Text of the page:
Sunday, November 3, 2013

Acceptable Sports For Females #5: Walking

Who doesn't enjoy a good brisk walk or a leisurely stroll through an interesting landscape? Many of Ackermann's fashion illustrations were of "walking" or "promenade" dresses. Women needed comfortable outfits, suited to the season, in which they could explore some slightly rugged terrain or simply amble through a park, chatting with friends they met along the way or bringing the children out for a bit of fresh air.  Walks along the beach were especially popular, as the more privileged set took holidays at seaside resorts, where the salt air was reputed to strengthen one against the constant threat of lung ailments. Jane Austen thoroughly enjoyed her visits to the sea and incorporated her enthusiasm into her novels.
        "Nobody could catch cold by the sea; nobody wanted appetite by the sea; nobody wanted 
        spirits; nobody wanted strength. Sea air was healing, softening, relaxing — fortifying and 
         bracing — seemingly just as was wanted — sometimes one, sometimes the other. If the 
         sea breeze failed, the seabath was the certain corrective; and where bathing disagreed, 
         the sea air alone was evidently designed by nature for the cure.” 
                                                                                       ― Jane Austen, Sanditon

As Britain is an island nation, every scenic cove was transformed into some level of tourist get-away, from the opulence of Brighton with its Royal Pavilion to quaint villages on the coasts of Cornwall, where pirates and smugglers had so recently hidden their illegal cargoes. When I think of women walking along the seashores, my mind always goes to Gilbert and Sullivan's hilarious operetta, The Pirates of Penzance, in which the eight daughters of the Major-General romp over the rocky cliffs and encounter the most absurd pirates ever to terrorize the English coast. The 1983 movie, with Kevin Kline playing the best Pirate King ever, is one of my favorite films, and I am glad to see that it is now out on DVD. Linda Ronstadt's lovely voice won over the purists, Rex Smith is an admirable Frederick, and Angela Lansbury holds her own as the aged Ruth. The "Climbing Over Rocky Mountains" scene is delightful, with its comic posing.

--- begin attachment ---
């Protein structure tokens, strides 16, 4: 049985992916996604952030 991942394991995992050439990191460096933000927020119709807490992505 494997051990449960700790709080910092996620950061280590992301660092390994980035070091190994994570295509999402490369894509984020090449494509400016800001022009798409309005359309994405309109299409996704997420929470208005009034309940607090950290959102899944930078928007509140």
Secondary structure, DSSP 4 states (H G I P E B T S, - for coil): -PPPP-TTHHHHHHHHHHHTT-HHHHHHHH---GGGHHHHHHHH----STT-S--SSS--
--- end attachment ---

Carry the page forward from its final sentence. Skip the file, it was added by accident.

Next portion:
Sources: Some old postcard of Cornwall; girls, Ackermann's Repository.

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